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Resource Documents by Castelo Branco

Castelo Branco, Nuno; Alves-Pereira, Mariana; et al.
Low Frequency Noise-Induced Pathology: Contributions Provided by the Portuguese Wind Turbine Case
Summary: In November 2006, 4 Industrial Wind Turbines (IWT) were installed in the vicinity of a residential dwelling in Portugal. In March 2007, this team was contacted by the family requesting assistance in dealing with their Infrasound & Low Frequency Noise (ILFN) problem that they claimed was being generated by the IWT. The family began legal proceedings for the removal of the IWT, and in September 2007, this team’s first report was presented at the 2nd International Meeting on Wind . . . Complete article »

Castelo Branco, Nuno; Alves-Pereira, Mariana; et al.
Clinical Protocol for Evaluating Pathology Induced by Low Frequency Noise Exposure
Summary: Segments of the general population who complain about infrasound & low frequency noise (ILFN) in their homes or in their workplaces continue to increase. These individuals often complain about similar sets of concurrent symptoms, and frequently attribute their ailments directly to ILFN exposure. Oftentimes, however, routine clinical evaluations of these individuals reveal no apparent dysfunction, and patients with persistent complaints are subsequently referred to psychology or psychiatry health professionals. The goal herein is to present an objective clinical protocol . . . Complete article »

Alves-Pereira, Mariana; and Castelo Branco, Nuno
Reply to: How the factoid of wind turbines causing ‘vibroacoustic disease’ came to be ‘irrefutably demonstrated’
As lead researchers in vibroacoustic disease (VAD), we have been made aware of the article by Chapman et al.[1] in which our work was greatly misrepresented and misunderstood. Correction and clarification are, therefore, required. Chapman et al. reference a 2007 paper discussing Public health and the importance of low frequency noise (LFN), in which the LFN content of a ‘Grain Terminal home’ and a ‘Wind Turbine home’ are discussed.[2] The grain terminal (GT) case, originally presented in 2004, was first-authored . . . Complete article »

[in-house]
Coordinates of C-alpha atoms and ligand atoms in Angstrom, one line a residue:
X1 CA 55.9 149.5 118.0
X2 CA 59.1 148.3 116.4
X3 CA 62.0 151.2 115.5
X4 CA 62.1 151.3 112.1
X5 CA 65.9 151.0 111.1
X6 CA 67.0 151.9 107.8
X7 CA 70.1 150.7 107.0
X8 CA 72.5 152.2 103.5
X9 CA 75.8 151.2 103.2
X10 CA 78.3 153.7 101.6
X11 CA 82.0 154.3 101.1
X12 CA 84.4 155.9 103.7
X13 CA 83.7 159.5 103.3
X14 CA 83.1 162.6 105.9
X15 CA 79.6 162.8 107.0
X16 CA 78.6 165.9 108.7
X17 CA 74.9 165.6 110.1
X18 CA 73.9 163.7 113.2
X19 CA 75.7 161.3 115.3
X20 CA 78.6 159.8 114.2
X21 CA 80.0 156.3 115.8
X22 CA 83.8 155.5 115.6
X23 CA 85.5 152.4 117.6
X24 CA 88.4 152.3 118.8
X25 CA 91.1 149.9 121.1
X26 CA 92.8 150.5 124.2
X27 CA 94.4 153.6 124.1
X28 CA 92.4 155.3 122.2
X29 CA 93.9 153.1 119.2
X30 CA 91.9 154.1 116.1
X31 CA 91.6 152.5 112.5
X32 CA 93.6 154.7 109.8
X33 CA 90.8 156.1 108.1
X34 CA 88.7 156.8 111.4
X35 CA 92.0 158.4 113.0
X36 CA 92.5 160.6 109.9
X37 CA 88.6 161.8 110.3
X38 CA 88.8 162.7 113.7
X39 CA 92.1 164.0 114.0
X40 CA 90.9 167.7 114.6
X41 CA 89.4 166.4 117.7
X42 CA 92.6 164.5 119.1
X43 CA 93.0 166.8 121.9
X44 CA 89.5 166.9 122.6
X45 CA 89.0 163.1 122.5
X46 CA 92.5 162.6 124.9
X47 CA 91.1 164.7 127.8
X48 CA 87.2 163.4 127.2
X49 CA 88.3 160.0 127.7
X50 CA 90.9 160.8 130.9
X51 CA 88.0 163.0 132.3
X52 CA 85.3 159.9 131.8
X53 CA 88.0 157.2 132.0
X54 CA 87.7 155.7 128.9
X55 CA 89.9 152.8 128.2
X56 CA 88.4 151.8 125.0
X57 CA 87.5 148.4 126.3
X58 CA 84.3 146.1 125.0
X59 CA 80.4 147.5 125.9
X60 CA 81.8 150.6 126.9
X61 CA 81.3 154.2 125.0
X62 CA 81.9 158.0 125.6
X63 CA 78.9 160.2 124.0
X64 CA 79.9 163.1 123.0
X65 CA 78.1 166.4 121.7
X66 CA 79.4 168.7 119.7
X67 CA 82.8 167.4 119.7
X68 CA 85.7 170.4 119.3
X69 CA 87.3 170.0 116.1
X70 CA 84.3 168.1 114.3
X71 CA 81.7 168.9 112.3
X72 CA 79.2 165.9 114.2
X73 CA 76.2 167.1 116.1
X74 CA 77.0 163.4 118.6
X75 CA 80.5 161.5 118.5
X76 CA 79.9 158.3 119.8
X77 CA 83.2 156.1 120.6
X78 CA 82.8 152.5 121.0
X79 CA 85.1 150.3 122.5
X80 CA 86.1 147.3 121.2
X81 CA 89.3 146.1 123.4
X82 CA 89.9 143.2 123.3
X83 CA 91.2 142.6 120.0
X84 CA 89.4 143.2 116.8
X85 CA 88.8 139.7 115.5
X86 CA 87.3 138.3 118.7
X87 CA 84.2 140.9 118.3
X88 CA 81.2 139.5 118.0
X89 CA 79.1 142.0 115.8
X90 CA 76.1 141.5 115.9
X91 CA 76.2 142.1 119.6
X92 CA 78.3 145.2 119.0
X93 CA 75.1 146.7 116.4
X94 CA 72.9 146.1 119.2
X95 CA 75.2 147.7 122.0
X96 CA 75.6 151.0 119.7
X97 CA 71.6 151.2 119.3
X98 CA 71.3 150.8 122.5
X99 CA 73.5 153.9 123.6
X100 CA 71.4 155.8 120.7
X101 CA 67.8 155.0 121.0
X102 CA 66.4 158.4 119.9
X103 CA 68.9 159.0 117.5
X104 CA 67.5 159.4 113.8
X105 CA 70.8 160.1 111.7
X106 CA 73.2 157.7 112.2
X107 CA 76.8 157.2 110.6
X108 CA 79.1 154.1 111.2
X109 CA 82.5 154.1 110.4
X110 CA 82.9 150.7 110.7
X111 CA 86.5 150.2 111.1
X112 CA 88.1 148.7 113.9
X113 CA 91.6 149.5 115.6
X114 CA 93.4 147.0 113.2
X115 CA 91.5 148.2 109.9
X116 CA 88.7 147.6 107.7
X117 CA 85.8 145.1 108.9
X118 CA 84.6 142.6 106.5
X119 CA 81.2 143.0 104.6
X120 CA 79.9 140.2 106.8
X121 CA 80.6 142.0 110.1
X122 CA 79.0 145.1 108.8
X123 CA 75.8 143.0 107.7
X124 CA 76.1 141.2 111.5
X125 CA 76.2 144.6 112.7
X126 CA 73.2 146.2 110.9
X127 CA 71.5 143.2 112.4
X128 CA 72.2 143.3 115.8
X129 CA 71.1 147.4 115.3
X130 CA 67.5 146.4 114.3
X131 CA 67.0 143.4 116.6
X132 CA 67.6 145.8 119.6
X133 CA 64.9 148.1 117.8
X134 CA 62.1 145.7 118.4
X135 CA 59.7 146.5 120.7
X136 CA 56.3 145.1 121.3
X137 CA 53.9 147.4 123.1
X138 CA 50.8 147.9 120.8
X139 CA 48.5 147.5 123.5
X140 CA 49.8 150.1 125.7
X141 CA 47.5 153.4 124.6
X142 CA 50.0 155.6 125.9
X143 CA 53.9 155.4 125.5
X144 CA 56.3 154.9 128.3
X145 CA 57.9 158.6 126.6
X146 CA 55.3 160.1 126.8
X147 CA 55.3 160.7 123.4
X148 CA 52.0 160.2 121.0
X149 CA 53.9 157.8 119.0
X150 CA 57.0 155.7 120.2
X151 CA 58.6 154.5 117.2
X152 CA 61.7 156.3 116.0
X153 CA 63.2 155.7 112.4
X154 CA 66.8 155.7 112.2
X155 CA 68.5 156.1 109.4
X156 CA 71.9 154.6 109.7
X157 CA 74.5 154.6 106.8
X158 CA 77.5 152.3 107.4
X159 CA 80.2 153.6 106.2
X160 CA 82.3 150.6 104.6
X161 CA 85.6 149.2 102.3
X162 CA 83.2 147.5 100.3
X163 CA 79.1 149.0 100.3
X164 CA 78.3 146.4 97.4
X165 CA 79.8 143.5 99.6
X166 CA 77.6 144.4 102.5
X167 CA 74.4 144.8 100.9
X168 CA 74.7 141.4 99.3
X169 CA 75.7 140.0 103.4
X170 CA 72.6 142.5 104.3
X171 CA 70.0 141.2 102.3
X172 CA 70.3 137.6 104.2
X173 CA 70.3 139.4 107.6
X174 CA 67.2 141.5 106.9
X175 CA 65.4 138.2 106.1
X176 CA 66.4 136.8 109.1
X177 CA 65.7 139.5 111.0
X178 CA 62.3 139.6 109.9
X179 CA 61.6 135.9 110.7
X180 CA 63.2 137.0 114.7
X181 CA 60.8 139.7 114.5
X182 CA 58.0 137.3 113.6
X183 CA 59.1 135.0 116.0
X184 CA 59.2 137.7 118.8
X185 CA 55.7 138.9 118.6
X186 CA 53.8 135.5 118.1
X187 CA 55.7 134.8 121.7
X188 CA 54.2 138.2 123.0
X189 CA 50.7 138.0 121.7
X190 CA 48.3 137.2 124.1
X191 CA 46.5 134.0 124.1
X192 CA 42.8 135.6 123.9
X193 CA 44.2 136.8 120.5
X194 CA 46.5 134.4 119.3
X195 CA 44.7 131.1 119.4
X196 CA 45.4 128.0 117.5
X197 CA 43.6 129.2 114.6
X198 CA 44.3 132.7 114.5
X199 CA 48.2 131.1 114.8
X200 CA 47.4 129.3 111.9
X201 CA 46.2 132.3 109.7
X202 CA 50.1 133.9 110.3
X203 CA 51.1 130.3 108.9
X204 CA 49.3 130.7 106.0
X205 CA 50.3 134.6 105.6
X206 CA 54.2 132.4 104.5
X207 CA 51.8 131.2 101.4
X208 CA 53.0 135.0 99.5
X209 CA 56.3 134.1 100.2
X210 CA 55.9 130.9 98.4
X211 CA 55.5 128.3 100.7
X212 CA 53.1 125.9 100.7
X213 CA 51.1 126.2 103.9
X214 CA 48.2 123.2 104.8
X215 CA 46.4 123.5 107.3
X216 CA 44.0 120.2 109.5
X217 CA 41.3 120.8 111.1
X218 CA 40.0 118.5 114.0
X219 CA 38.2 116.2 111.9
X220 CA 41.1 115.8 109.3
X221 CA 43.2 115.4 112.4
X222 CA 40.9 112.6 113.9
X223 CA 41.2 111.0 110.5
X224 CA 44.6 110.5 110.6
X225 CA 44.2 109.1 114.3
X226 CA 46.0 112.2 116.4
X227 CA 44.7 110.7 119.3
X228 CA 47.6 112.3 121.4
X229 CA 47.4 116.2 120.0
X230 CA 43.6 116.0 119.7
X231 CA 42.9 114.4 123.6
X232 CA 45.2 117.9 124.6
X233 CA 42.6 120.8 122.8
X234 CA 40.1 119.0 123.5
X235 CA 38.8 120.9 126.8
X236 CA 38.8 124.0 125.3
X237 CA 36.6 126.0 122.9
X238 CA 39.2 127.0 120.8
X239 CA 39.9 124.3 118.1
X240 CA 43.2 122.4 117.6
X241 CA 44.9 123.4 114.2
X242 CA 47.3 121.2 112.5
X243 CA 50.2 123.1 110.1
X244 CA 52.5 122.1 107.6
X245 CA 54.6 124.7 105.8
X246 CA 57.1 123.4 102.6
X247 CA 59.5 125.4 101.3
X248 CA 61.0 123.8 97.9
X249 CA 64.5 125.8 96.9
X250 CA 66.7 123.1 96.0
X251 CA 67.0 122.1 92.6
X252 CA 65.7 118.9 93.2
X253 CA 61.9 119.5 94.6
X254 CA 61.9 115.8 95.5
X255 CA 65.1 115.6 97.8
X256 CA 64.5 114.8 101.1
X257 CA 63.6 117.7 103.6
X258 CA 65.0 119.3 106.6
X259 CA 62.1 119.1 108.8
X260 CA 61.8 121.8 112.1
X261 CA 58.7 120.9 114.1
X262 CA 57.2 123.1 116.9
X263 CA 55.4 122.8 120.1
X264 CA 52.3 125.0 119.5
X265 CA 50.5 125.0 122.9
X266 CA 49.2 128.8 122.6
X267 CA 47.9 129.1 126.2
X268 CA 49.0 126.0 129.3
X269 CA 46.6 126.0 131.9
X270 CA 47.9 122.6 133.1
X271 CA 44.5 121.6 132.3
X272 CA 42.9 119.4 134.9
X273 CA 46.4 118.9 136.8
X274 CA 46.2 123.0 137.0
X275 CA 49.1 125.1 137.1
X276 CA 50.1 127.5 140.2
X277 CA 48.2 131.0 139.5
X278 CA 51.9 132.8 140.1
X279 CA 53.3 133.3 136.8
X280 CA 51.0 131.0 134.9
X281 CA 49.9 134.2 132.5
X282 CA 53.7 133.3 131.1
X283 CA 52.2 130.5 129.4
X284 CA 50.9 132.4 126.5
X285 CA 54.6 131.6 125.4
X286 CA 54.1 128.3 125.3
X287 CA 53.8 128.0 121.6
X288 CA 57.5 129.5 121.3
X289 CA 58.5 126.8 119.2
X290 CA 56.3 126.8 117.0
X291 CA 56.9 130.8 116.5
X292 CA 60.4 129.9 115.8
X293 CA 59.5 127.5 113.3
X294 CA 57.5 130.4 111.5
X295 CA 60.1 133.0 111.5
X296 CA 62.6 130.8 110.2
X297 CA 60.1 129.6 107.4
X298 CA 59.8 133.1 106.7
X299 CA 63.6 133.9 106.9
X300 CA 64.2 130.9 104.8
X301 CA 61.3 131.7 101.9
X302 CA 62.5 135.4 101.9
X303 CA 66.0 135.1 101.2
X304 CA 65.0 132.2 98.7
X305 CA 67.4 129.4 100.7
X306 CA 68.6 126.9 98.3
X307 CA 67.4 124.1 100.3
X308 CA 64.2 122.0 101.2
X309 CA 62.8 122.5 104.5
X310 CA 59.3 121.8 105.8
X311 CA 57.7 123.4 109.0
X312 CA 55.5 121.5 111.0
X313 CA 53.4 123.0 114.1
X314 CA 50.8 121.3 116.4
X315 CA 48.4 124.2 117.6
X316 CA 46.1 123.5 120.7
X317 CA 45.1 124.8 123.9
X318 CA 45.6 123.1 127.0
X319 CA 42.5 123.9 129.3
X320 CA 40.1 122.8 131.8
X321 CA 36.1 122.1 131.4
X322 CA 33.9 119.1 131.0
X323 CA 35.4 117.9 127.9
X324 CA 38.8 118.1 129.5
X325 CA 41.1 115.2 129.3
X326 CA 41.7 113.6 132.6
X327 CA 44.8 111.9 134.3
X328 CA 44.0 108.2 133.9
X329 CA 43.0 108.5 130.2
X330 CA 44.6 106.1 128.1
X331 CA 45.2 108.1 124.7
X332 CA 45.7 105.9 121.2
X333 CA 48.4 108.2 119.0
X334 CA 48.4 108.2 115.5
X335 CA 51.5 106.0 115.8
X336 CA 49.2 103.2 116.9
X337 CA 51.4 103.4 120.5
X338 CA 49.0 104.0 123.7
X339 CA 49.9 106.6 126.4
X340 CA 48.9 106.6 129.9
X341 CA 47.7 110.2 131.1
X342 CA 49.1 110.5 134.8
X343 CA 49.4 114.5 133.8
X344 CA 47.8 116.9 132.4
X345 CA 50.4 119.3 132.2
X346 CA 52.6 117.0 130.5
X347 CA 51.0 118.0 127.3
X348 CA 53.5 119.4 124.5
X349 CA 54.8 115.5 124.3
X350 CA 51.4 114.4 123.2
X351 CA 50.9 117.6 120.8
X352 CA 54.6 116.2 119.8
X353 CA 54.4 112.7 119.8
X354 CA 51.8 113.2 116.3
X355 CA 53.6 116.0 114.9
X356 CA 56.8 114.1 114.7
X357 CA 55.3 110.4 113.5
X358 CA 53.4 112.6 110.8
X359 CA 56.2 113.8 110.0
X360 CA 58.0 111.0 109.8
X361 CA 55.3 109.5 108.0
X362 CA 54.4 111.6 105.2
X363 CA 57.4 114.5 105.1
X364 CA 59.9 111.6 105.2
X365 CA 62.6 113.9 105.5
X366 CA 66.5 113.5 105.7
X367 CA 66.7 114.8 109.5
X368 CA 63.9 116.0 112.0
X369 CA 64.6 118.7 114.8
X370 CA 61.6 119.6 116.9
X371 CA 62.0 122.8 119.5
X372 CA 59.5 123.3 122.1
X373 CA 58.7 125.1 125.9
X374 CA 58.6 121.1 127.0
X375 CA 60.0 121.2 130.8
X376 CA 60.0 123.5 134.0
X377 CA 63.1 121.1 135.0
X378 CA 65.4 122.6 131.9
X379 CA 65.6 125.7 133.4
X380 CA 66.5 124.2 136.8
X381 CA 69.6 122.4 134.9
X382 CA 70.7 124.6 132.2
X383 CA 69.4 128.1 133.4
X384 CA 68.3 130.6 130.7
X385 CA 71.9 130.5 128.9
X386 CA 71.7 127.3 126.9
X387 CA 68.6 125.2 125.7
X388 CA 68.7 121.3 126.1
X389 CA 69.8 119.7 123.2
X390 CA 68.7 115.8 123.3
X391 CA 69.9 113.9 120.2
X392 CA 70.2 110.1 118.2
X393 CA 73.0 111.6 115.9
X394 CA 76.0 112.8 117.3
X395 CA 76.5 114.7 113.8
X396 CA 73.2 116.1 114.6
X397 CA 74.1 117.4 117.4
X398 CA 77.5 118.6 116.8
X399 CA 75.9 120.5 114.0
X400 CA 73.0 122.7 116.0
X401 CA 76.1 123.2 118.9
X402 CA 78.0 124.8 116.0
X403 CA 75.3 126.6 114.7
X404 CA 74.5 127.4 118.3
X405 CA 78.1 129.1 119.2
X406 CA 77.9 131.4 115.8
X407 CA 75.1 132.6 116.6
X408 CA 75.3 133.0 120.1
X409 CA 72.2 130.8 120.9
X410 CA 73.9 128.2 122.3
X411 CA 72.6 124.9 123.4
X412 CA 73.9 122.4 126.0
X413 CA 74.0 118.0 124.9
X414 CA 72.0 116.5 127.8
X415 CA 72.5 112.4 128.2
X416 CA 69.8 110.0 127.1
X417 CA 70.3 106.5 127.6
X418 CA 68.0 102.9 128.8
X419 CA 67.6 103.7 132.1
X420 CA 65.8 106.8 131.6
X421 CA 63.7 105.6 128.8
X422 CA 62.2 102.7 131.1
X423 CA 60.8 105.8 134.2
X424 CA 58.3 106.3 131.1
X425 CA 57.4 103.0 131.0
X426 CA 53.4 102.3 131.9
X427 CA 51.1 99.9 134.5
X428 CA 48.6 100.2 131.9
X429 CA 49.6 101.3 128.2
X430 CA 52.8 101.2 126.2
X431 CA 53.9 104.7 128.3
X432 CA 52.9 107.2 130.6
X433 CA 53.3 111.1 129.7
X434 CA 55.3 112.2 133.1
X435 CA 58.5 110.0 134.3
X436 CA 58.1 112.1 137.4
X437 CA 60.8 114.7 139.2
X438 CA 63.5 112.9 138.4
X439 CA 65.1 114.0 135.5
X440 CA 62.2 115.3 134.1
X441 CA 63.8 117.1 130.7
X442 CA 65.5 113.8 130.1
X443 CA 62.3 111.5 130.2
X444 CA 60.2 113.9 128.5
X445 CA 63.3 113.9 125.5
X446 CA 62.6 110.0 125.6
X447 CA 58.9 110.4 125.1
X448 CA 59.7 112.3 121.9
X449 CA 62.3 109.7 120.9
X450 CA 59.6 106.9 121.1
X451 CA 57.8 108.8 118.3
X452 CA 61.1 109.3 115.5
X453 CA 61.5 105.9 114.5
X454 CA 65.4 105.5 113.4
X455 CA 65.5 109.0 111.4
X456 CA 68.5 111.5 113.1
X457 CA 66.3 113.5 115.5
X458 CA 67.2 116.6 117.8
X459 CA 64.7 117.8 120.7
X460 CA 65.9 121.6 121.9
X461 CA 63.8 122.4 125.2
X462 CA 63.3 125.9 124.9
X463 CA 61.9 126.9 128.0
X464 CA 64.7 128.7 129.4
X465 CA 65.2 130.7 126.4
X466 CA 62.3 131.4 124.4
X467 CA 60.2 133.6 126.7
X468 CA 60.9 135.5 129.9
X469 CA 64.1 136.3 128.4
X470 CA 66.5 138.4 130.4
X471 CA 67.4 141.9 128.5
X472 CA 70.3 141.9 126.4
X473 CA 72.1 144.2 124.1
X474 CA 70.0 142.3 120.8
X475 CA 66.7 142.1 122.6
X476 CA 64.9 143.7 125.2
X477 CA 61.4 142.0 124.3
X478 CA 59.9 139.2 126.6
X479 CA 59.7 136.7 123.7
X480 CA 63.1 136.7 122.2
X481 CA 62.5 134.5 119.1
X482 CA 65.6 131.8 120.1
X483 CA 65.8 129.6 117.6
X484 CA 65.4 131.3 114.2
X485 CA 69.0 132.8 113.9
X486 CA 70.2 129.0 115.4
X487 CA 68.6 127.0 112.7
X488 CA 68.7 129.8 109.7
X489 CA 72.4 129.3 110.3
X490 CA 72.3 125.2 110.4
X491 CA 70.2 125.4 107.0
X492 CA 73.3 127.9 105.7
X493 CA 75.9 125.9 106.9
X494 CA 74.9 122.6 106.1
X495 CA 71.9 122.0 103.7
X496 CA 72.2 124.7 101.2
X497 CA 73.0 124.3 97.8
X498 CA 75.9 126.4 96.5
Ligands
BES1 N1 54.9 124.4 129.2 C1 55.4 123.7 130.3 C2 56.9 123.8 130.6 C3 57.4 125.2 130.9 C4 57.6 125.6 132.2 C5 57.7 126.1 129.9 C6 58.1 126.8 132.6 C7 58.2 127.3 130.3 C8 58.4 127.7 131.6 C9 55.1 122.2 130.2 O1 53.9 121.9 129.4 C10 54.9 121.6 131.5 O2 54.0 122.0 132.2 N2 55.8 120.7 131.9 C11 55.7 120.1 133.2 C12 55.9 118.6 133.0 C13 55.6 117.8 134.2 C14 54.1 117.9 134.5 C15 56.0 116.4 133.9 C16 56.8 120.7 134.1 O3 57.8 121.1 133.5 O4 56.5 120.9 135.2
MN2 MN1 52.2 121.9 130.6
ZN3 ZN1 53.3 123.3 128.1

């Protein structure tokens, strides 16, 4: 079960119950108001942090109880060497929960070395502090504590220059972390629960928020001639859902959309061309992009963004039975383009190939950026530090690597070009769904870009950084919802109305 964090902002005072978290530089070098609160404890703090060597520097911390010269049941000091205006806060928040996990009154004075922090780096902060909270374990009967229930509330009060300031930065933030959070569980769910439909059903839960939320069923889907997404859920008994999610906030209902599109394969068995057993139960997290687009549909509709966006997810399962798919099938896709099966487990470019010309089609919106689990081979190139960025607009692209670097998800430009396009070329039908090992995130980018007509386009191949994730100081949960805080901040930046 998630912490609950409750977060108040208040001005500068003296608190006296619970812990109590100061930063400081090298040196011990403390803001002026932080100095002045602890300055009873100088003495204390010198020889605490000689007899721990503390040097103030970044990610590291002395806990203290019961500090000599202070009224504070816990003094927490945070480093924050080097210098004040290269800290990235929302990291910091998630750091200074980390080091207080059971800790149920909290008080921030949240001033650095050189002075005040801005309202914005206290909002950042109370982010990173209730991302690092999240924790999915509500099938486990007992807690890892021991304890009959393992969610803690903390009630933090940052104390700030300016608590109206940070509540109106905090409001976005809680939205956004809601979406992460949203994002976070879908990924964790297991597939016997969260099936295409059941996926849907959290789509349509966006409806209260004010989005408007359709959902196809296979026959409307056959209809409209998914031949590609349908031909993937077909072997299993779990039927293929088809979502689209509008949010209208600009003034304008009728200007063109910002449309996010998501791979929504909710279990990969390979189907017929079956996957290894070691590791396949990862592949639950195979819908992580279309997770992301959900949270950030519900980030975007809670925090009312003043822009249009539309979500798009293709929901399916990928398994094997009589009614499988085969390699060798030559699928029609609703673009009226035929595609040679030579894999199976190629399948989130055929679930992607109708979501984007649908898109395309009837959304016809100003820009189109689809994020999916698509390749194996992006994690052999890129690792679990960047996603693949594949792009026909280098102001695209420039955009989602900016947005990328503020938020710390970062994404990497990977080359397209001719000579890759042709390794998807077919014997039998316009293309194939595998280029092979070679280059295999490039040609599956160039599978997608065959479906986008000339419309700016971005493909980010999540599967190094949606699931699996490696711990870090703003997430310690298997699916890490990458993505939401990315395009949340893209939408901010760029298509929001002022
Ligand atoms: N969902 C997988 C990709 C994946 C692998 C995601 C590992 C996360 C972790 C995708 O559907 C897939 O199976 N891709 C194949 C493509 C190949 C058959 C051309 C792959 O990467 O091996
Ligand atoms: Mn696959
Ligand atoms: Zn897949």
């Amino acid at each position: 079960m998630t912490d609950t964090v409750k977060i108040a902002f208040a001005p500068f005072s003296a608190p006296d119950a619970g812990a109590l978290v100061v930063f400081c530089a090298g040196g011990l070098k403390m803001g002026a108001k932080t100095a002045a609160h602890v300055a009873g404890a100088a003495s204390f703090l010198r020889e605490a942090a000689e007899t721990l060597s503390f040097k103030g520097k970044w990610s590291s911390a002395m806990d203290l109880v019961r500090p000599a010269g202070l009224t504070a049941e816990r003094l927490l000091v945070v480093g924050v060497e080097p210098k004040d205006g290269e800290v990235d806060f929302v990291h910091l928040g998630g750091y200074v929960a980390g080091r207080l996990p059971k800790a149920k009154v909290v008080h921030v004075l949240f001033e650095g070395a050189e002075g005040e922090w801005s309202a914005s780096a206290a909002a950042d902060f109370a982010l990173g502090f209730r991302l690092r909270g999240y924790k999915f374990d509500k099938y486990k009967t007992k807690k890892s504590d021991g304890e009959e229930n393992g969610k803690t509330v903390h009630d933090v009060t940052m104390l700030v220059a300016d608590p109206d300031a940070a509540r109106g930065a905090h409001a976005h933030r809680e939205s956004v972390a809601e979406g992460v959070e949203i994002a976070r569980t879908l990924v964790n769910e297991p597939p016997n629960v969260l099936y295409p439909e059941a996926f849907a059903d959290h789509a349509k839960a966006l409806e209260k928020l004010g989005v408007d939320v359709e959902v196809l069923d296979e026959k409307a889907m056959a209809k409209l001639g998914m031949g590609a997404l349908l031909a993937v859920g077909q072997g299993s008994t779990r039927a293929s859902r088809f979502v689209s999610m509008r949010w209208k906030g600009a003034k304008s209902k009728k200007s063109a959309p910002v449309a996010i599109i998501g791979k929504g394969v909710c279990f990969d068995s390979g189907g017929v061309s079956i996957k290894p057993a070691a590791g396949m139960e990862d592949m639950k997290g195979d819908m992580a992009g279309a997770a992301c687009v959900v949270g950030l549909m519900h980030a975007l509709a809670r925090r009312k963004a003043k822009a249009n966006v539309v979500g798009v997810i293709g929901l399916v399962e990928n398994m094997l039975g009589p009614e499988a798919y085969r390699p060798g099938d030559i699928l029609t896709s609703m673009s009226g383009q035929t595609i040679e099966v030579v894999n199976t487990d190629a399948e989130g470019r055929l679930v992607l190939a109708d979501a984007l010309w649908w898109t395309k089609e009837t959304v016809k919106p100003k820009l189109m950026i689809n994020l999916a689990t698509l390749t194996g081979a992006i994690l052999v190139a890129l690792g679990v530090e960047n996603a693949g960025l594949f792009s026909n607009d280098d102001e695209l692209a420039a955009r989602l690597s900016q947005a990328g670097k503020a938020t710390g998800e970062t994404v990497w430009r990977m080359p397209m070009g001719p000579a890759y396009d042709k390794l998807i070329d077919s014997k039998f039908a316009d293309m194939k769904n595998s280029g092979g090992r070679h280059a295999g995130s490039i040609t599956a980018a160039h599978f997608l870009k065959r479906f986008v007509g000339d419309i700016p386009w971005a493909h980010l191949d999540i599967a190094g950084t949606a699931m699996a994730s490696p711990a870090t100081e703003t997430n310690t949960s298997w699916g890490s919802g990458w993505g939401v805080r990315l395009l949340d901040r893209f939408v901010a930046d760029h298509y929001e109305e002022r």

Alves-Pereira, Mariana; and Castelo Branco, Nuno
Low-Frequency Noise and Health: A Wind Turbine Case (2007–2013)
My group has been studying low-frequency noise for 30 years. Initially we began with people working in low-frequency noise [environments]. Low-frequency noise is a little bit like light. You know that there are x-rays that you do not see, but it is light. You know that there is ultraviolet that is bad for your skin and you do not see it. If you use dark glasses for x-rays or ultraviolet, it will not protect you. This is similar to noise. . . . Complete article »

Alves-Pereira, Mariana; Joanaz de Melo, João; and Castelo Branco, Nuno
Vibroacoustic Disease – The Response of Biological Tissue to Low-Frequency Noise
Summary BACKGROUND: Vibroacoustic disease (VAD) is a systemic pathology caused by excessive exposure to low frequency noise (LFN). Until 1987, it was thought that the pathological effects of excessive LFN exposure were limited to the realm of cognitive and neurological disturbances. After the autopsy findings in a deceased VAD patient, it became clear that LFN impinges on the entire body, particularly the cardio-respiratory systems. In 1992, rodents were exposed to LFN, and the respiratory tract was studied through scanning and . . . Complete article »

Alves-Pereira, Mariana; Castelo Branco, Nuno; et al.
Portuguese Family and Horses Affected by Low-Frequency Wind Turbine Noise
On the Impact of Infrasound and Low Frequency Noise on Public Health – Two Cases of Residential Exposure Abstract: Noise exposure is known to cause hearing loss and a variety of disturbances, such as annoyance, hypertension and loss of sleep. It is generally accepted that these situations are caused by the acoustical events processed by the auditory system. However, there are acoustical events that are not necessarily processed by the auditory system, but that nevertheless cause harm. Infrasound and low frequency . . . Complete article »

Alves-Pereira, Mariana; and Castelo Branco, Nuno
Vibroacoustic disease: biological effects of infrasound and low-frequency noise explained by mechanotransduction cellular signalling
Abstract At present, infrasound (0–20 Hz) and low-frequency noise (20–500 Hz) (ILFN, 0–500 Hz) are agents of disease that go unchecked. Vibroacoustic disease (VAD) is a whole-body pathology that develops in individuals excessively exposed to ILFN. VAD has been diagnosed within several professional groups employed within the aeronautical industry, and in other heavy industries. However, given the ubiquitous nature of ILFN and the absence of legislation concerning ILFN, VAD is increasingly being diagnosed among members of the general population, including . . . Complete article »